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Angler's Angle: Fishing reels need maintenance at the season's end

Posted: Sunday, September 28, 2003

Most quality fishing reels will last a lifetime if they are kept clean and lubricated. A little maintenance is especially important at the end of the season so that corrosion does not build up over the winter. Here are a few tips to make sure your reels are ready to go when the kings arrive in April.

First, rinse your reel gently in fresh water and let it dry completely.

Some people like to submerge their reels completely in fresh water. This is generally not a good idea unless your reel is especially salty or has been overboard. If you do submerge your reel in water, be sure to tighten the drag first so that water does not get into the drag system.

After rinsing and drying your reel, it is a good idea to apply oil or grease. Be sure to lubricate all moving parts, including the handle, the level wind, and spool end bearings. You'll need to remove end bearings on most reels to lubricate the spool end. When you replace the end bearings, it is important to leave some side-to-side play in the spool; otherwise, you'll ruin the end bearings.

You may want to spray WD-40 lightly on the surface of the reel to clean and displace moisture. But remember: WD-40 isn't a lubricant; in fact, it cuts grease so it should never be used inside a reel.

Following just these two steps will greatly increase the longevity of your reel and increase the odds that your reels will perform well next season. However, salt water also can get inside reels, and when it does it cannot be removed by a surface rinse. Fortunately, it is easy to open most reels. Spinning reels are perhaps the easiest to open. After removing the handle, take out the sideplate screws and remove the side cover to expose the gears.

Opening conventional star drag generally requires removing four or five screws on the outside of the handle side of the reel. Be forewarned: Do not remove the screws (usually four) closest to the handle, unless you are mechanically inclined and not afraid of springs popping out and burying themselves in your shag carpet.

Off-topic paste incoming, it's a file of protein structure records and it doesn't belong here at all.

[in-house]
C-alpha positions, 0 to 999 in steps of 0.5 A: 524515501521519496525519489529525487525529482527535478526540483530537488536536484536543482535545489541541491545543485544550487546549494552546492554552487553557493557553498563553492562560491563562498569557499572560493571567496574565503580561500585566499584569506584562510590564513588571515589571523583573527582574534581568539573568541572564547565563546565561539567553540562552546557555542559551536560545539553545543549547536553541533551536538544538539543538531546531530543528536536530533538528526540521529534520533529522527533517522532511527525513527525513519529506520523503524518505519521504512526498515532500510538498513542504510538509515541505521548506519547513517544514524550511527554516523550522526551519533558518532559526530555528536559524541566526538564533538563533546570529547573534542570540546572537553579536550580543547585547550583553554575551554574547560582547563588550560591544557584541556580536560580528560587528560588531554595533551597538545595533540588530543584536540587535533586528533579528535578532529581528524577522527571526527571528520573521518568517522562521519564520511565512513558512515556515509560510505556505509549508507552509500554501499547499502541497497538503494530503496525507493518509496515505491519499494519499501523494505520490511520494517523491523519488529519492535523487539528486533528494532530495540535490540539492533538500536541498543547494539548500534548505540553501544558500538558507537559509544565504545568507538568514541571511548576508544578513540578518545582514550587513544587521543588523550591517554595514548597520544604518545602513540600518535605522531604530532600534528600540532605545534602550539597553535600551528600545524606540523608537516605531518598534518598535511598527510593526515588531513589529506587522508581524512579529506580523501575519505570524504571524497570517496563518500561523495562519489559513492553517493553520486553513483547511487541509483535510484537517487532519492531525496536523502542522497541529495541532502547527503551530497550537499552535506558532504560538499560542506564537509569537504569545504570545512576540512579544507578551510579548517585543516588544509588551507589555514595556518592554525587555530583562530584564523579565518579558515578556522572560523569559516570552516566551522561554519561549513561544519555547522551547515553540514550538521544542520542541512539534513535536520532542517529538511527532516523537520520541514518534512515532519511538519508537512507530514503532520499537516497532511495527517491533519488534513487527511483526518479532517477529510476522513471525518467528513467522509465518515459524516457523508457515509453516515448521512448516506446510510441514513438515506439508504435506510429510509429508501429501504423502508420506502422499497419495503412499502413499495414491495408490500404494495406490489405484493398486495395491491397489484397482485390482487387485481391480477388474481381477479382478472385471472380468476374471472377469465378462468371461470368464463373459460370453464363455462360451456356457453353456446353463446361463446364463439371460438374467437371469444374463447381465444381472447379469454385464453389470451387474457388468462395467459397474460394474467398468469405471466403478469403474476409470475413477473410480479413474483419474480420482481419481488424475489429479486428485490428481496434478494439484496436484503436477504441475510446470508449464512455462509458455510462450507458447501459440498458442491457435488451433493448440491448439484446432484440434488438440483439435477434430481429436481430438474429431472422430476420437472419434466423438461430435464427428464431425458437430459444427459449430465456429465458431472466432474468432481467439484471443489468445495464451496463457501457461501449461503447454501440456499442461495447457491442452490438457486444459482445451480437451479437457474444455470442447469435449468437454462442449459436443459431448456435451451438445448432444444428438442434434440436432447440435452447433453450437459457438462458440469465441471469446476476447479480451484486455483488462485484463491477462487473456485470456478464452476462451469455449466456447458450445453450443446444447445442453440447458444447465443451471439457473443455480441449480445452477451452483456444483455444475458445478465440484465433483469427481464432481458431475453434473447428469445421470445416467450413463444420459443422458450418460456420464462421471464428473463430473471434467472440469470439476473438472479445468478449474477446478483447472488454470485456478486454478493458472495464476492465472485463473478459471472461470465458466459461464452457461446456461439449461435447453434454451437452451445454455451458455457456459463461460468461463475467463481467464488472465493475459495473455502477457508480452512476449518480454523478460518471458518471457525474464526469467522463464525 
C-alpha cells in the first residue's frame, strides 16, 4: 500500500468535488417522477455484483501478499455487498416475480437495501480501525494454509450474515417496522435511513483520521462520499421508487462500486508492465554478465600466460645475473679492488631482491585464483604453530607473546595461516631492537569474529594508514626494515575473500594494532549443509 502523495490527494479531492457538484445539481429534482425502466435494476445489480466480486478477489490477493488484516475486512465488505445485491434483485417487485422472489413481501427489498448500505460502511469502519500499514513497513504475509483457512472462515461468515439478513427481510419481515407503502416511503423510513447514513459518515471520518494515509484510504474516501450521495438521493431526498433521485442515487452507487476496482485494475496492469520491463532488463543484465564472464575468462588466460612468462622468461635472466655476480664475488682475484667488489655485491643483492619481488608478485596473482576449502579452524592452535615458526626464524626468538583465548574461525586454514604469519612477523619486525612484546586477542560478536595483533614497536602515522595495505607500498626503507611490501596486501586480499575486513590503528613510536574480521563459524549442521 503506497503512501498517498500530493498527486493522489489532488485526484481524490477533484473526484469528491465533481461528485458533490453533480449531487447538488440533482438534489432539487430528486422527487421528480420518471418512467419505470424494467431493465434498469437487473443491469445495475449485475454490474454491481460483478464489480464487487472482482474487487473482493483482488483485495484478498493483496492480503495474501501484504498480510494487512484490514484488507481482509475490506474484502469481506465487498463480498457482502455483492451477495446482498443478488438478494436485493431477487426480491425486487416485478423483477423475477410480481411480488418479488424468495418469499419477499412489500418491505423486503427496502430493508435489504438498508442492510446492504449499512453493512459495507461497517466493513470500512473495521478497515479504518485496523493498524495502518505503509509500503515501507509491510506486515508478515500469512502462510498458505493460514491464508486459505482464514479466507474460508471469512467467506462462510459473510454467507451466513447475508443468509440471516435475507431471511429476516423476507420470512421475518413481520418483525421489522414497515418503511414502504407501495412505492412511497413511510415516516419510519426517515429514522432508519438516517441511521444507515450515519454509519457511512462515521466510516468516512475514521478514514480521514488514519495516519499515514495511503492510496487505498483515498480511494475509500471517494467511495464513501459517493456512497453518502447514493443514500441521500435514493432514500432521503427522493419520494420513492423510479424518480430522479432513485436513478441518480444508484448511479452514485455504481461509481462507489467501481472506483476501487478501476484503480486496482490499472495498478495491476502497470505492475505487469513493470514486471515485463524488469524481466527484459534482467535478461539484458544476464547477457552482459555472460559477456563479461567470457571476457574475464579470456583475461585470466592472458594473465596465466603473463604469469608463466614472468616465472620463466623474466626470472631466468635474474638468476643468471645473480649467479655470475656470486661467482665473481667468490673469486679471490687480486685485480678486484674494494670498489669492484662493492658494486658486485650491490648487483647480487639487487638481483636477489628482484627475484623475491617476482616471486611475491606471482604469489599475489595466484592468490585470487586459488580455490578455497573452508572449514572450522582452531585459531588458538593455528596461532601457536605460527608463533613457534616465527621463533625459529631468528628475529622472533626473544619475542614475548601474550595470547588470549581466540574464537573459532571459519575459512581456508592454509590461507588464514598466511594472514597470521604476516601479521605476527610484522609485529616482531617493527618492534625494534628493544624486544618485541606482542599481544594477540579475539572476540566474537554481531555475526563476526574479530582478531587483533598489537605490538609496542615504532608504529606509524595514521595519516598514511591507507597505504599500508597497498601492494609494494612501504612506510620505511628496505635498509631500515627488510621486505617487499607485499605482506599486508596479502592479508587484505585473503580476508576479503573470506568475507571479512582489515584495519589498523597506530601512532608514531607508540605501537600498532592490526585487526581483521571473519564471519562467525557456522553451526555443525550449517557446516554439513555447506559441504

Once the reel is open, you'll be able to tell immediately if there is any internal corrosion. If there is, you've got two options: Take the reel to someone who can completely dismantle and clean it, or get a parts schematic - many are available online for free - and do the work yourself.

The point is that any visible internal corrosion almost always leads to problems that will get worse over time.

If there is no visible corrosion, you're in luck and need to do only a couple of things before putting your reel back together. First, apply a small amount of fishing reel grease - avoid using heavy grease such as wheel bearing grease - to the gears. Next, use a toothbrush to paint a thin layer of grease on all internal metal parts to reduce future corrosion. Finally, grease the side plate screws and put your reel together.

Clean, dry reels should be wrapped in a soft cloth or stored in the box they came in. Do not seal them in plastic bags or internal moisture will cause rust. Be sure the spool end bearings are loose and that the drag is backed off completely before you put your reel away for the season.

If you keep your reels clean and free of corrosion, this simple maintenance is enough to keep you catching fish for quite a long time.

However, some parts do wear and need to be replaced periodically. The most common parts that need replacing are drag washers. These are inexpensive but do require a complete disassembly of the reel before they can be replaced.

Drag washers need to be replaced if the line jerks when it is pulled out slowly at a moderate drag setting or if it is difficult to fine tune the drag; that is, turning the star a small amount quickly adjusts from a very light to a very heavy drag.

Levelwind reels will need to have their levelwind pawls and worm gears replaced periodically. There is a good chance your pawl is bad if the line does not lie evenly on your reel. On the other hand, if the levelwind gets stuck at one place, odds are that the levelwind worm gear and pawl both need to be replaced.

• Bill Brown is an avid fisherman who runs a reel repair shop in Juneau. He can be reached at 789-2448 or wsbrown@gci.net.



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